Natalie MacMaster & Donnell Leahy:
Making music at home & away

Sometimes they sounded like a single fiddler. More often, husband-and-wife team Natalie MacMaster and Donnell Leahy tossed tunes back and forth like a hot potato, harmonizing to the other's music and letting the differences in their styles shine through.

Both fiddlers are renowed on the international stage. MacMaster often headlines with her own touring band, while Leahy leads Leahy, a family band made up of his talented siblings.

But Sunday night in Long's Park, in Lancaster, Pa., the two were sharing the stage in a rare double bill.

Backstage after the show, MacMaster and Leahy said it's still a challenge to combine their music into a single performance.

"It's harder than you would expect," Leahy said. "But we play different styles. If we put a tune together, we play it different and ... what happens is we mask each other's qualities." Besides, MacMaster said, "just to play a melody together is not necessarily as flattering as you might think."

MacMaster is firmly grounded in the Cape Breton styles, which developed from Scottish immigrants who settled on Canada's Atlantic Coast. Leahy comes from a more Irish background, mixed with Quebecois, Cape Breton and European influences.

"We grew up playing music by ear," Leahy said. "You can't help but pick up a few things. You hear things, and they appear in your music."

They've been married six years and have two young children together, but they're still a little timid when playing together, Leahy said, because neither wants to take the limelight away from the other.

Usually they take turns at melodies or harmonize to one another. "Or we write a new tune and learn it together from the ground up," Leahy said.

"We both love music," MacMaster said. "Sometimes it's a grind, but when you put it together and get past those humps, it's a complete joy."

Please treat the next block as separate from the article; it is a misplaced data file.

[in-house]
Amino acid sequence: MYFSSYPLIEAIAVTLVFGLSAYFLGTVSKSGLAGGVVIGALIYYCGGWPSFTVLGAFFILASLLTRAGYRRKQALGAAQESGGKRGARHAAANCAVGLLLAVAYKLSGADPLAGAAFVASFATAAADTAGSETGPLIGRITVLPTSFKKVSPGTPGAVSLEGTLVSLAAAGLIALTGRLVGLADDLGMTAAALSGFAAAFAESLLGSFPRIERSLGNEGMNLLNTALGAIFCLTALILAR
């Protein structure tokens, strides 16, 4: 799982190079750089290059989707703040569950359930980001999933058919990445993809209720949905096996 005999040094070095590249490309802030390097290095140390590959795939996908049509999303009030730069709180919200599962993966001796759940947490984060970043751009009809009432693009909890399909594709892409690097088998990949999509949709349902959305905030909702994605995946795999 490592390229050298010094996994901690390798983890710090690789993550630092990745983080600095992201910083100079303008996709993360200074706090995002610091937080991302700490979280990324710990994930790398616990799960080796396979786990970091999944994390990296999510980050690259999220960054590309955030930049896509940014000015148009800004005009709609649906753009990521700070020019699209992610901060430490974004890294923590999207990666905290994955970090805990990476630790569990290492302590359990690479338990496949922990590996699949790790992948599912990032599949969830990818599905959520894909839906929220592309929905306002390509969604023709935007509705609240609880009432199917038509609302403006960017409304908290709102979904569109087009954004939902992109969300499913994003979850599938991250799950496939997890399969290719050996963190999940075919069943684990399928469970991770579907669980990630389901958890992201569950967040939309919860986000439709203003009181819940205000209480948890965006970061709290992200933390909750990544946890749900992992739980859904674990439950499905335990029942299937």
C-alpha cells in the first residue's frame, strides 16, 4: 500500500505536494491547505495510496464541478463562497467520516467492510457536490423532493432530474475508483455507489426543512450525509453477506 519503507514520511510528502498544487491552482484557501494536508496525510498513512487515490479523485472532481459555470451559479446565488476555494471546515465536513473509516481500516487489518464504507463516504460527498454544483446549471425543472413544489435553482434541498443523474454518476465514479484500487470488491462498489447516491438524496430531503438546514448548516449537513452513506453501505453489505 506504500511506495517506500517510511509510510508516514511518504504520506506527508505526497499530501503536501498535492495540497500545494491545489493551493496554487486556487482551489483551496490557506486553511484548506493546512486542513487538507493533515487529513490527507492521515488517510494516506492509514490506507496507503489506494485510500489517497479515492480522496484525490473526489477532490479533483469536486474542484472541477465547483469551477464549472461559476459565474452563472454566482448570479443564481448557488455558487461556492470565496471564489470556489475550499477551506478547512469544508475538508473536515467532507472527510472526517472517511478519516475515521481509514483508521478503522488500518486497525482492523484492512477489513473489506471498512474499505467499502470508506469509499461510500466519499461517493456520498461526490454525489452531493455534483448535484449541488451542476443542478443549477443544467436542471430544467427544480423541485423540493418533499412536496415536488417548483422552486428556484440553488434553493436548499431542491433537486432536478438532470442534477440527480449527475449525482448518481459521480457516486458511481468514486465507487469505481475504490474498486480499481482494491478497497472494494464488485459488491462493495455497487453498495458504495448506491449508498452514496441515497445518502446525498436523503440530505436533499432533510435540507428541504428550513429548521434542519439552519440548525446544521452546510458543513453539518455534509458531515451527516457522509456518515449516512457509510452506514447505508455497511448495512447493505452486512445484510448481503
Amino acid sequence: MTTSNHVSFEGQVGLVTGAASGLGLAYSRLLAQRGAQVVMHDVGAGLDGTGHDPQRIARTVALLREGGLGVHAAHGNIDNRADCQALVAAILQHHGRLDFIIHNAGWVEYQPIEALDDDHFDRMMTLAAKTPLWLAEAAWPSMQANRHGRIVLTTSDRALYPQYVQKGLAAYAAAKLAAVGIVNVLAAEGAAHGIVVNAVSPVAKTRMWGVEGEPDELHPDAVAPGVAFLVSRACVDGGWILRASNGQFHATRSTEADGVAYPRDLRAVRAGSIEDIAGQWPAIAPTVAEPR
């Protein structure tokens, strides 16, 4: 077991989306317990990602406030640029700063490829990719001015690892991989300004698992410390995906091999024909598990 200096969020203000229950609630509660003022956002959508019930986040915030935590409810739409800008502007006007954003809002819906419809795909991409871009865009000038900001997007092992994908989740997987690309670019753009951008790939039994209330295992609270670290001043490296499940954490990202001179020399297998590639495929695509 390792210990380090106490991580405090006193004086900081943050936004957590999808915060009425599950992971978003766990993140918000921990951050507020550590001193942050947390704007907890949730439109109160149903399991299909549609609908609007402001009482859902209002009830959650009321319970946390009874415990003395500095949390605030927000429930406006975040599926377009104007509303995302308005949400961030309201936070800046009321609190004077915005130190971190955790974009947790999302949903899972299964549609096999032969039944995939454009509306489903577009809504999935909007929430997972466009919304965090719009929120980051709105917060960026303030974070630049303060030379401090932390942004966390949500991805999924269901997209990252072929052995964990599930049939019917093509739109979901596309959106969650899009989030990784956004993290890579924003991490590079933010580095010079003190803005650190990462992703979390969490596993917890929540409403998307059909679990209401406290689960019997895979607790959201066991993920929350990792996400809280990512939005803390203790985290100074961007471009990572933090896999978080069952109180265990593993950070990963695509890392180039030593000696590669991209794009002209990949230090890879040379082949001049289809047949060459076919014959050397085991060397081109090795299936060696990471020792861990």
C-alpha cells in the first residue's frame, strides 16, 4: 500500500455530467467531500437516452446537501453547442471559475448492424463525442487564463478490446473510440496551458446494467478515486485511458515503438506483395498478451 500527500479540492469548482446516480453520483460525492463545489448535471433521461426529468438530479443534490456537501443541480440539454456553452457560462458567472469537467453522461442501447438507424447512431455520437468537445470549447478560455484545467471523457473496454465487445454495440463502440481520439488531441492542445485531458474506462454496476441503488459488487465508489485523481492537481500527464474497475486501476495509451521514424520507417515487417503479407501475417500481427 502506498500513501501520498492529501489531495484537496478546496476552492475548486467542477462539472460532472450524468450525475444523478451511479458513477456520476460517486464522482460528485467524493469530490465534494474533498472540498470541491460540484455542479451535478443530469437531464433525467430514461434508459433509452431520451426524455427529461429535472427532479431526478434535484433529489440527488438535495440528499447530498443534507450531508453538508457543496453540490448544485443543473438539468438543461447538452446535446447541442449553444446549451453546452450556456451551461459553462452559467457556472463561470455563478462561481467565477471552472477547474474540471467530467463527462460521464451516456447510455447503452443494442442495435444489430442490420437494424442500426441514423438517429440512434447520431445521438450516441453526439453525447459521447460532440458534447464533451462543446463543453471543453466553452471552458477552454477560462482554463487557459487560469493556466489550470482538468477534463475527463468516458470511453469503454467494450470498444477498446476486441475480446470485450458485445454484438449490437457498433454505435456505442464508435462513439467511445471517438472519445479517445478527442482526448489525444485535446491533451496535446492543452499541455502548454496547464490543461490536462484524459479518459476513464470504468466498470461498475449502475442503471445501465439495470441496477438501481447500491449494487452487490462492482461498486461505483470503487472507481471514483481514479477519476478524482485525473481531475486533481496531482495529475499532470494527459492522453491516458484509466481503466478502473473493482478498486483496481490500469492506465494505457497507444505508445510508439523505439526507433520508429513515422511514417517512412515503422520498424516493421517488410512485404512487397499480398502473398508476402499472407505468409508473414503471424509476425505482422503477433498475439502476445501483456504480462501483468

Another challenge is having two young children in the house, MacMaster added.

"Sometimes we'll have a babysitter in our home for four days, just so we can practice," she said. "We have to take our music home with us. That's how we put a show together, that's how we practice, that's how we write, that's how we do everything."

Of course, conventional wisdom is that the children of Leahy and MacMaster will either grow up to be amazing fiddlers themselves, or else they'll rebel against music and become doctors or lawyers. The proud, doting parents prefer not to set too many expectations.

"I expect they're going to play instruments. That's just the culture we live in," Leahy said.

"But we will be pushing music," MacMaster chimed in. "There's no doubt about it."

"I want them to understand and appreciate music," she explained. "As adults, I want them to be able to receive from music all the things that I have. And if they have a talent, we will certainly encourage it. If they don't like it and their talents lie elsewhere, then it's our job as parents to help them find it."

interview by
Tom Knapp

21 June 2008

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